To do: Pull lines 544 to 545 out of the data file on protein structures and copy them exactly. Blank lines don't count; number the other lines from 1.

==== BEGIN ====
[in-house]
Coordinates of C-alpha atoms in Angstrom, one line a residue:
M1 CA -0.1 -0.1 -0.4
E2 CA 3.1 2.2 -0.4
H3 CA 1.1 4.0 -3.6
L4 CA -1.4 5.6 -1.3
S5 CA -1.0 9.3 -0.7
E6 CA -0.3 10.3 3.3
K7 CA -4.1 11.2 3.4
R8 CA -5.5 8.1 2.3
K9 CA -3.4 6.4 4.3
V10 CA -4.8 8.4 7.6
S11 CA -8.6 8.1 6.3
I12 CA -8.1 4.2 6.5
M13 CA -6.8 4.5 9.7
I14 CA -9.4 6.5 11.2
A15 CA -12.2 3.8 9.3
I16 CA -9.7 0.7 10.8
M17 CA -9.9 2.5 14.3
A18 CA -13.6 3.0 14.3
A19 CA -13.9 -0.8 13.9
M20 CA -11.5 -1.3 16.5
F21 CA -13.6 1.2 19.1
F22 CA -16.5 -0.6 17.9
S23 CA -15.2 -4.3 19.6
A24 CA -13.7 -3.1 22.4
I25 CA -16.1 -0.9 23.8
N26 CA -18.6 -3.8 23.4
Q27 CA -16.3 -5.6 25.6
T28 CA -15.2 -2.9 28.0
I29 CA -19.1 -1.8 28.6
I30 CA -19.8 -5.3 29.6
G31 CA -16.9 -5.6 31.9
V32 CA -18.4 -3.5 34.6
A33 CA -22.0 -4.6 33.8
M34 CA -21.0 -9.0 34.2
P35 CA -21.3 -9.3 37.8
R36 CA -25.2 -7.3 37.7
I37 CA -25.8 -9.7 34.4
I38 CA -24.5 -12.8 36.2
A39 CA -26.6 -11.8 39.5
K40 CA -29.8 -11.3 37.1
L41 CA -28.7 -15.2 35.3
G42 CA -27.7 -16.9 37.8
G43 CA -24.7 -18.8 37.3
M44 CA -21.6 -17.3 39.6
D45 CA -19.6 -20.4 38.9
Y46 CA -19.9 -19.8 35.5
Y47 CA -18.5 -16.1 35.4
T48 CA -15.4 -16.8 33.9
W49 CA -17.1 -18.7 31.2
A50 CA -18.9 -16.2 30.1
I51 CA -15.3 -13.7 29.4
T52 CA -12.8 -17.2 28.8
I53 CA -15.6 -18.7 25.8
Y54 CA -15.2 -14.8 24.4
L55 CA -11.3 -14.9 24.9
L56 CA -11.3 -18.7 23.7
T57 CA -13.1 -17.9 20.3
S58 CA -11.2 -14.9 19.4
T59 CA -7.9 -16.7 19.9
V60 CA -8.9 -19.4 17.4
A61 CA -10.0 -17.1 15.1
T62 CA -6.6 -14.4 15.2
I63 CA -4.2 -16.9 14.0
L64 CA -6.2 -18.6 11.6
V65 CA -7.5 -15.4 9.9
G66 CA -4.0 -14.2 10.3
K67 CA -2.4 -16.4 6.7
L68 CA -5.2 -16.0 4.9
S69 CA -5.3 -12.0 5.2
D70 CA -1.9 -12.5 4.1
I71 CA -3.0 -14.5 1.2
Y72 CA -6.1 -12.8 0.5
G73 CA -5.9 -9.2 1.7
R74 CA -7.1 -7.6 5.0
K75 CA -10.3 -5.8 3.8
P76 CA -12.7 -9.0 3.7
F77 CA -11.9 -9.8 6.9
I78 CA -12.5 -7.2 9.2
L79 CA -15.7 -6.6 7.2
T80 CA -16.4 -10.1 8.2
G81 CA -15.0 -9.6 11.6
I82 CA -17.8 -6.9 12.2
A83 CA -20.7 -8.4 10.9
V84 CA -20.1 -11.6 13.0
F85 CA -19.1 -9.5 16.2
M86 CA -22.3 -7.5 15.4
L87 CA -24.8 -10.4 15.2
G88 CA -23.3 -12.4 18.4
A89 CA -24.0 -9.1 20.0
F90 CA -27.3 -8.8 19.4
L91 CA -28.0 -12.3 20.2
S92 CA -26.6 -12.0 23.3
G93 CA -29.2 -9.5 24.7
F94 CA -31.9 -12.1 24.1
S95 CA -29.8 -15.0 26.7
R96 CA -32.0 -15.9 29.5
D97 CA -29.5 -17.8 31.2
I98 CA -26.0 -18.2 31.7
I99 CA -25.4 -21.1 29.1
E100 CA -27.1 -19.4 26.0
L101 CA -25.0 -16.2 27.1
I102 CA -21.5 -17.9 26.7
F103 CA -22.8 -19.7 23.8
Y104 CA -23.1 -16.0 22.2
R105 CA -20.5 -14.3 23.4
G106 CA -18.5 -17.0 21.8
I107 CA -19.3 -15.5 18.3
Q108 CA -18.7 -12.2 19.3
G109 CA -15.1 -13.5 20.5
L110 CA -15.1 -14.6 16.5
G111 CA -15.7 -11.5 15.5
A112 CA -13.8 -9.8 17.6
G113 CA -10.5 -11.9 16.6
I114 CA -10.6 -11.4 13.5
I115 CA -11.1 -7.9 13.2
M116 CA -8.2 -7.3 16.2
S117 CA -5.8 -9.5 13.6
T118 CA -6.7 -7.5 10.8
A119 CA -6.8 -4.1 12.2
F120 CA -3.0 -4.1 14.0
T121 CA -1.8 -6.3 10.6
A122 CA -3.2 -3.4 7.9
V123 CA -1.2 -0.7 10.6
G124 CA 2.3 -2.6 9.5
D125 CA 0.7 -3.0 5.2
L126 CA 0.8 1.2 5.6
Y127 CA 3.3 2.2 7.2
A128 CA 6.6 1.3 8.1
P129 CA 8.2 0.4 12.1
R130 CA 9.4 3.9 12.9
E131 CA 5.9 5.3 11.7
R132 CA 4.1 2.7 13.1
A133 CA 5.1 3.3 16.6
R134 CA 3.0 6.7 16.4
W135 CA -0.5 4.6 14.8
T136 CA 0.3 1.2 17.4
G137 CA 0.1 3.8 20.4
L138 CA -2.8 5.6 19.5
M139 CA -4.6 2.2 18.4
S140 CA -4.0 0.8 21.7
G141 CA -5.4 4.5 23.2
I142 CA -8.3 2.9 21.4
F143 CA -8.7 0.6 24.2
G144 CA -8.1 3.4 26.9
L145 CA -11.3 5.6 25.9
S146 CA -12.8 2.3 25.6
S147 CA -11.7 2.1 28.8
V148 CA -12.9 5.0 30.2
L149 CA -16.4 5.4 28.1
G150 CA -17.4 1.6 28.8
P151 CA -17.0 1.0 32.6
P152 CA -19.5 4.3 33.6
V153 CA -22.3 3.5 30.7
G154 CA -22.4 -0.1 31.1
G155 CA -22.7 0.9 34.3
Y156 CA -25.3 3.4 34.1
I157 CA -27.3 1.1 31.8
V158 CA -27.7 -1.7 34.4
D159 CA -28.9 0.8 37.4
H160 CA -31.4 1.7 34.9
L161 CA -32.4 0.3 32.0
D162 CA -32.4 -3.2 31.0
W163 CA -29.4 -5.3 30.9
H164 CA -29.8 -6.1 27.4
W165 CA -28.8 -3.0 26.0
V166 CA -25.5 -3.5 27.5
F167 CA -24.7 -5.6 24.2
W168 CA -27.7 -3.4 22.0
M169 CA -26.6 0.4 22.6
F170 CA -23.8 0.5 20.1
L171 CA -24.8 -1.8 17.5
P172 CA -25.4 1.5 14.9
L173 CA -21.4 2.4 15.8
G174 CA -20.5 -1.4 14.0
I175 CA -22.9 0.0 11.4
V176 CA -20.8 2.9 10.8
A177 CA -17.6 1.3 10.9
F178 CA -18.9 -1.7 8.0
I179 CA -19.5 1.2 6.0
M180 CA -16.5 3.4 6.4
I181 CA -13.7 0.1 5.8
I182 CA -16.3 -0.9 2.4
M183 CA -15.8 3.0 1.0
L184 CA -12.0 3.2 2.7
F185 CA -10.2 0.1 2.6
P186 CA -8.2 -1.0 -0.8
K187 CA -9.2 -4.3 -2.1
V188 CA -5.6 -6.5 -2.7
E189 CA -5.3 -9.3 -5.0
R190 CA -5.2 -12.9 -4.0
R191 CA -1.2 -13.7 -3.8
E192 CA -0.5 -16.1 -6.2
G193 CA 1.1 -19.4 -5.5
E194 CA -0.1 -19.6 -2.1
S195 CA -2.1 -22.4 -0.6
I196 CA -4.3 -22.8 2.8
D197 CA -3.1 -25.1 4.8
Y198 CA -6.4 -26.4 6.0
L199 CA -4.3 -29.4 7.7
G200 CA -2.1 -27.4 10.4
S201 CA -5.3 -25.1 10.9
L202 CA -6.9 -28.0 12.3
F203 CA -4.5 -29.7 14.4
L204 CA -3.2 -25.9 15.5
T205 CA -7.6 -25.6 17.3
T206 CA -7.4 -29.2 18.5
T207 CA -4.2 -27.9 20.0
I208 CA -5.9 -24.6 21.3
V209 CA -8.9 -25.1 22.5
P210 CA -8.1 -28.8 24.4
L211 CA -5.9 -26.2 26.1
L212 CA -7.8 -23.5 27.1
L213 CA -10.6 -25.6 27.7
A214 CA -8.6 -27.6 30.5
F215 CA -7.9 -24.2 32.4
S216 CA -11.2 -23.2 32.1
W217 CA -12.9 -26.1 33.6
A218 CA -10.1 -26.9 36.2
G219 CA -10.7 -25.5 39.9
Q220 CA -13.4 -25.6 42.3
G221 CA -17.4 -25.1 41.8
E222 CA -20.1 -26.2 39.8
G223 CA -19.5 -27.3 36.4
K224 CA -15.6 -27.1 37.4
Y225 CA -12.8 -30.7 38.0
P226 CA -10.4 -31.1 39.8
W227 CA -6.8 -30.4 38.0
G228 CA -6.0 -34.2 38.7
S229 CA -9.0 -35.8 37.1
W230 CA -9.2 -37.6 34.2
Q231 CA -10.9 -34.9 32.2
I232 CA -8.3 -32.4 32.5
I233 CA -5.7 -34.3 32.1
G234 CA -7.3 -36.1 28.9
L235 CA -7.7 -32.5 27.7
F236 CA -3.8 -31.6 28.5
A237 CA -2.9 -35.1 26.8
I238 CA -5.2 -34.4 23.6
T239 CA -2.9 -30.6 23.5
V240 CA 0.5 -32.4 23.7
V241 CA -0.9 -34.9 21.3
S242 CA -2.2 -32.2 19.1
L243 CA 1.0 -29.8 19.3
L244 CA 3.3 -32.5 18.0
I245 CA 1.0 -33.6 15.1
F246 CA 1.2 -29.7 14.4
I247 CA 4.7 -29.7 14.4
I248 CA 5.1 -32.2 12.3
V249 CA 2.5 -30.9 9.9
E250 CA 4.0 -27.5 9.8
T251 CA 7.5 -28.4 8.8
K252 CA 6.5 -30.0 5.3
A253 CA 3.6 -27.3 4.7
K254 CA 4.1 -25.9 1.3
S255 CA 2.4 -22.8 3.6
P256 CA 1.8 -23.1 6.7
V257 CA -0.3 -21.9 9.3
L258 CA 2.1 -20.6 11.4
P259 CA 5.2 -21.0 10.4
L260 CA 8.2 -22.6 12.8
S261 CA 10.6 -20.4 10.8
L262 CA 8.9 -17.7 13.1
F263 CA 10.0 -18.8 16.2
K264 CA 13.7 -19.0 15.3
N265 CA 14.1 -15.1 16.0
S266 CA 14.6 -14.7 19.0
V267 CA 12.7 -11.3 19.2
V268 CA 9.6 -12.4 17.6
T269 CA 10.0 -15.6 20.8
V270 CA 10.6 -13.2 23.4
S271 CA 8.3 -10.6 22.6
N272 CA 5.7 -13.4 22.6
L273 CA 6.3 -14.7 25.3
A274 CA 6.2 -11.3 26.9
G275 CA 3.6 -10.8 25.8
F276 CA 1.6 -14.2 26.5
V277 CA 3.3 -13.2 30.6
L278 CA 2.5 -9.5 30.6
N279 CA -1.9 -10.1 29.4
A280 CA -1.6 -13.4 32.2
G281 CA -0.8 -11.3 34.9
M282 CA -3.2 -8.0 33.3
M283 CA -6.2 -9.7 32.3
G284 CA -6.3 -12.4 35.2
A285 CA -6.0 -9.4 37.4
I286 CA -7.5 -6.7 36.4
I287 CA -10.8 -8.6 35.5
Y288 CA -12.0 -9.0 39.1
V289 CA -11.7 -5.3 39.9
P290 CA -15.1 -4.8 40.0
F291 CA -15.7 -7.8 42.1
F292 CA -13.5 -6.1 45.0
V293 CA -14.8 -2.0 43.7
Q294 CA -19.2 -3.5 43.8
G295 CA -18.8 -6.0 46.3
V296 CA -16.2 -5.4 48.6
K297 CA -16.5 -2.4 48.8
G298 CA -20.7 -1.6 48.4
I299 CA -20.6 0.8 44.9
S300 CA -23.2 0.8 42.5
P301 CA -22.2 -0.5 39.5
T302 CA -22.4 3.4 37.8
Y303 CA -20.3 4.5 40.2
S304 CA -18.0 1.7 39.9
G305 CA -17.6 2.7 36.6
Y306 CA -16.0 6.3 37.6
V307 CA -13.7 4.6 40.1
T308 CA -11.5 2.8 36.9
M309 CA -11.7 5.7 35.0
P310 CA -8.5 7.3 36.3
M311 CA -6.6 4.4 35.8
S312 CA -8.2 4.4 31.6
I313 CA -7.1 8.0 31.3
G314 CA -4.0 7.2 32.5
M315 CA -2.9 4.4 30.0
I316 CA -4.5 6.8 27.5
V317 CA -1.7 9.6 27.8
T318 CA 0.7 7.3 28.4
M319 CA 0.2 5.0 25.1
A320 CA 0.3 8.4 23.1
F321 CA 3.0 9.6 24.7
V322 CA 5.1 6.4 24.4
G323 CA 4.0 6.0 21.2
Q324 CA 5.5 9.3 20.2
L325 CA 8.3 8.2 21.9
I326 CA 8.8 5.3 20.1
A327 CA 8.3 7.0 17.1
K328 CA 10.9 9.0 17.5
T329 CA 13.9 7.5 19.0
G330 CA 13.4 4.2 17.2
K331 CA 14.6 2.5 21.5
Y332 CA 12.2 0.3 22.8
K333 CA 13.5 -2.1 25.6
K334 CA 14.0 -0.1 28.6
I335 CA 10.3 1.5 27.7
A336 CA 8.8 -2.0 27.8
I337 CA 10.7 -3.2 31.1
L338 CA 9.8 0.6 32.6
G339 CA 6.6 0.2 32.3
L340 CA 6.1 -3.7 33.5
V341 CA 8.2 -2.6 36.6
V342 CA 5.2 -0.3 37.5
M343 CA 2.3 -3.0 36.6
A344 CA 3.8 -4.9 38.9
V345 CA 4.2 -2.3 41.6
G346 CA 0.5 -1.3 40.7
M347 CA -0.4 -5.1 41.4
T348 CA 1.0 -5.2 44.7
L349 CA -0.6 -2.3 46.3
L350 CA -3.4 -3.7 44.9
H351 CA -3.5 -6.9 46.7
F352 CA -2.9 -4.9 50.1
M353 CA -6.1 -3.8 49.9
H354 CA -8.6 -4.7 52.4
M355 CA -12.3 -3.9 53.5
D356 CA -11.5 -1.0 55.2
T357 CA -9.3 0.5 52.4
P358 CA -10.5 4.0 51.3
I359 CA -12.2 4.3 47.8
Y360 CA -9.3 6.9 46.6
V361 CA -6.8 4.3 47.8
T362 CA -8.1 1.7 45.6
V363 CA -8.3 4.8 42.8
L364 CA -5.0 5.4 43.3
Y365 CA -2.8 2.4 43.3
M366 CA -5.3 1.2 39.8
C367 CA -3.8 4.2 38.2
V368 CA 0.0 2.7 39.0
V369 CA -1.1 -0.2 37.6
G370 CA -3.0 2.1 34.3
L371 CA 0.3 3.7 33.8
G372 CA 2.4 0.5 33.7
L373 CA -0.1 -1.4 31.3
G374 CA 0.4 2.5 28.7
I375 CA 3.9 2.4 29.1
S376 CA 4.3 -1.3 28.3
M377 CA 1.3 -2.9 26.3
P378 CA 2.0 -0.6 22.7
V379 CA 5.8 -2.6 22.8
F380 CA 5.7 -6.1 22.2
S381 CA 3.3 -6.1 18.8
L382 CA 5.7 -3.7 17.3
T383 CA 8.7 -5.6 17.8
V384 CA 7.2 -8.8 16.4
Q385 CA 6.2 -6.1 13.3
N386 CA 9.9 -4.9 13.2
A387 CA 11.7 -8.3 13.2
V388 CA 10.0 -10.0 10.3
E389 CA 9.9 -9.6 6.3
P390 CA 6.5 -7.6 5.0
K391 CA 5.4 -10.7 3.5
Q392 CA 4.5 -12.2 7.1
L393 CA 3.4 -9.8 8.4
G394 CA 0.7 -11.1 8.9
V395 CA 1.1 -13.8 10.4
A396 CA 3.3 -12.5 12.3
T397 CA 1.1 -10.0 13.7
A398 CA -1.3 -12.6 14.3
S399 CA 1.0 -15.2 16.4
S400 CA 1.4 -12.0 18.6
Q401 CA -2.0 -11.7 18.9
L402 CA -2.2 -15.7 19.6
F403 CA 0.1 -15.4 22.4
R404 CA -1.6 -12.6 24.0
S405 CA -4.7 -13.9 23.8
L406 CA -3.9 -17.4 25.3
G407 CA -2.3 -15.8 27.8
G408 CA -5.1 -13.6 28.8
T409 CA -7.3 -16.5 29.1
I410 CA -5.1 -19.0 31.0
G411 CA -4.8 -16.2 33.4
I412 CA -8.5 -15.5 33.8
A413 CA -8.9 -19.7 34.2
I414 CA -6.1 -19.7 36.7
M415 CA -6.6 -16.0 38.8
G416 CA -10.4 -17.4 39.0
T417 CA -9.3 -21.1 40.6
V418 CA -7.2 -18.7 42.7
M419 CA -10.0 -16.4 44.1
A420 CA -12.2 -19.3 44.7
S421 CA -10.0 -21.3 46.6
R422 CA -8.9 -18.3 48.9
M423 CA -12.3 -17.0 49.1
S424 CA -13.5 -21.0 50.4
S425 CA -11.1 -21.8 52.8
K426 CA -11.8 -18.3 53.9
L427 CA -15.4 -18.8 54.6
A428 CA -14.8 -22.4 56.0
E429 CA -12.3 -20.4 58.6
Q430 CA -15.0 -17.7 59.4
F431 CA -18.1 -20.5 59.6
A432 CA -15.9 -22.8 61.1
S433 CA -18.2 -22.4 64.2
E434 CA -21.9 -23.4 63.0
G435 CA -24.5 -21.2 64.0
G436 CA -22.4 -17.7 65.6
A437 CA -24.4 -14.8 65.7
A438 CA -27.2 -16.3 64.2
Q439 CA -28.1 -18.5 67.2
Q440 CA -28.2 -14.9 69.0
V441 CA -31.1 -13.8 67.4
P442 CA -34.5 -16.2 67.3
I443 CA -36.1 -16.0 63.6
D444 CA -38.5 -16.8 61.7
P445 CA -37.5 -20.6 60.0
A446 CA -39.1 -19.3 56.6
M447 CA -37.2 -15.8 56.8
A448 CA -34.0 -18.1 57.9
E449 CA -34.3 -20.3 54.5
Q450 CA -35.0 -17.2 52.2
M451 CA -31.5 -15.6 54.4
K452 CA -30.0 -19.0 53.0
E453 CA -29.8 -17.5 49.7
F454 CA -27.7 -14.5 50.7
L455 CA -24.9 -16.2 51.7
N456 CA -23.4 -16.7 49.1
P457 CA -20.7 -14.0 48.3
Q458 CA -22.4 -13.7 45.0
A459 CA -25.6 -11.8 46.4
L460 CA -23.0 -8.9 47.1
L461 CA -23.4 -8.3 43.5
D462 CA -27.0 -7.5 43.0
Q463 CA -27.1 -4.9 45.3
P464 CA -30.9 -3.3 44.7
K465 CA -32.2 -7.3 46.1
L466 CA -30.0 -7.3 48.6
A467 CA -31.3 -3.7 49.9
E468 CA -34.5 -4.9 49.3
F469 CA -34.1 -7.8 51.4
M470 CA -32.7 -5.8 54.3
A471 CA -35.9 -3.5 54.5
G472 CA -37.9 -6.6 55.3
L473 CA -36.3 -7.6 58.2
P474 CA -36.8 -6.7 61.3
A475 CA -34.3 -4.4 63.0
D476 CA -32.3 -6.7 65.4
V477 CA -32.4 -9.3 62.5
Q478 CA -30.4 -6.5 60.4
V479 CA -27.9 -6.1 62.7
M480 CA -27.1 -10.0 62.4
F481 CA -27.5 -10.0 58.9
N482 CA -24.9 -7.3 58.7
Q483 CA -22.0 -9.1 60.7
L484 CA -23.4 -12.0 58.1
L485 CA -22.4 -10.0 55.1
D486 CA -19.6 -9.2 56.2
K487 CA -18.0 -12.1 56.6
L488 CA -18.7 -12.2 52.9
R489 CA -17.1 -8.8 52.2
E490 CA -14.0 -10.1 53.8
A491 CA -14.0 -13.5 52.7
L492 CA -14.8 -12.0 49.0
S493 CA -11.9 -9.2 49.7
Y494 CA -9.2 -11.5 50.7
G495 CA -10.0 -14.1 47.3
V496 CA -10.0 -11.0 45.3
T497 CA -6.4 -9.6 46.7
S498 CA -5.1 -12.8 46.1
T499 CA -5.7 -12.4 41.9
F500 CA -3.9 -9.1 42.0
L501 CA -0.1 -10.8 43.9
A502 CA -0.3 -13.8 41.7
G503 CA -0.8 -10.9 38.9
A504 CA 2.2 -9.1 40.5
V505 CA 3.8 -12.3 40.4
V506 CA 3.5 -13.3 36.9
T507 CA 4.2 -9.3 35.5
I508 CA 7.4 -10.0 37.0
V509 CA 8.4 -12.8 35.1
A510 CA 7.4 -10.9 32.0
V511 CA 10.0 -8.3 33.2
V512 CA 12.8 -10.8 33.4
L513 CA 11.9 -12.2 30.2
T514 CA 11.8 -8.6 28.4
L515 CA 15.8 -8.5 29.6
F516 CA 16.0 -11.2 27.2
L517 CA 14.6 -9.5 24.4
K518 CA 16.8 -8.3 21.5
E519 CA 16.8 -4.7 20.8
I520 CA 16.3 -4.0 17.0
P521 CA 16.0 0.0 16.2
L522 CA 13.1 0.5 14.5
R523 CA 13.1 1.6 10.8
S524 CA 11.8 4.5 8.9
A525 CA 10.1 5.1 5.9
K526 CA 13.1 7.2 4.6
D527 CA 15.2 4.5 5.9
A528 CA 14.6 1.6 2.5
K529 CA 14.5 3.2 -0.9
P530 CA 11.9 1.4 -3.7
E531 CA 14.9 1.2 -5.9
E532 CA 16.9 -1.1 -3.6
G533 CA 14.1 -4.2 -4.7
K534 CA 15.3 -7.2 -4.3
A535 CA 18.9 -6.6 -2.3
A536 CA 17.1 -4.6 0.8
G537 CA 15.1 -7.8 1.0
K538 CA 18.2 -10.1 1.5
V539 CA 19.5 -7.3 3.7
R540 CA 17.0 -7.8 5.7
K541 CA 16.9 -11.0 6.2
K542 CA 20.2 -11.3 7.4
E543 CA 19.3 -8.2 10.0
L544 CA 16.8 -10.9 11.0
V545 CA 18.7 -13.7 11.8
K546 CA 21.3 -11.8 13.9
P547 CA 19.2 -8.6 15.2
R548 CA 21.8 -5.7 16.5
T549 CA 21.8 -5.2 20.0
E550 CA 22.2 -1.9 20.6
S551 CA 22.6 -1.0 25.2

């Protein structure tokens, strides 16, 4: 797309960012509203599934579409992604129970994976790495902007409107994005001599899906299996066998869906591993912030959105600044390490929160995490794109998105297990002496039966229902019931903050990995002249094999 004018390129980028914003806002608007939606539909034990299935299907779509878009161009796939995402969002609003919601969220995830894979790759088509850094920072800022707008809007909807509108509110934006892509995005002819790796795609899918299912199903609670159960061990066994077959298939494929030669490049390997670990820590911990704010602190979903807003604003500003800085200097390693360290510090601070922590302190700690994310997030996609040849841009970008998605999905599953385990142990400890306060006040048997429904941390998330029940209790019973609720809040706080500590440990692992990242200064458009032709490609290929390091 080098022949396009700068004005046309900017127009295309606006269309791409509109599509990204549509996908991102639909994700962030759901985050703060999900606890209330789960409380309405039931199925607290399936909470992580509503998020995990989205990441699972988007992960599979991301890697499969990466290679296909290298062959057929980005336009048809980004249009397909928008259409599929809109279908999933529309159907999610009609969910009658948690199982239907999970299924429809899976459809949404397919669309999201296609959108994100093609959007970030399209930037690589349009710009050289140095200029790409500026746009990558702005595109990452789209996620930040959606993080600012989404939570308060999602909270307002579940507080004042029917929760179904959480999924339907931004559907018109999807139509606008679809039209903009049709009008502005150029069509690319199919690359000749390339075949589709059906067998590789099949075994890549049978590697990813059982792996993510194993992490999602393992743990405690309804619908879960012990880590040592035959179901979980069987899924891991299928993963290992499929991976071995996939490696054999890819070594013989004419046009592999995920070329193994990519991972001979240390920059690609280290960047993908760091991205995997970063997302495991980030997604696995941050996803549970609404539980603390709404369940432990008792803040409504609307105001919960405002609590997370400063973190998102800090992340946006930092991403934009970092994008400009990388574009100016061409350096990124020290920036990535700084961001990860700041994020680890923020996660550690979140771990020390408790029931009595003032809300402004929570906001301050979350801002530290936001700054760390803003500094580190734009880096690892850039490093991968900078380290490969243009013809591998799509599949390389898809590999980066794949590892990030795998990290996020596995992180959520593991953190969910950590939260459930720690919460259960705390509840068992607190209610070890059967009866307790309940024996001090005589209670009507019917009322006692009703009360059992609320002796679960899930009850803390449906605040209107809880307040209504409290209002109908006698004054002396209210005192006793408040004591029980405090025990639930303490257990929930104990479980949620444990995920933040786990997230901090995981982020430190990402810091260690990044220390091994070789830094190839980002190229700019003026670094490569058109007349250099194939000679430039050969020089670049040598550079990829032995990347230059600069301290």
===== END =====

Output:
K542 CA 20.2 -11.3 7.4
E543 CA 19.3 -8.2 10.0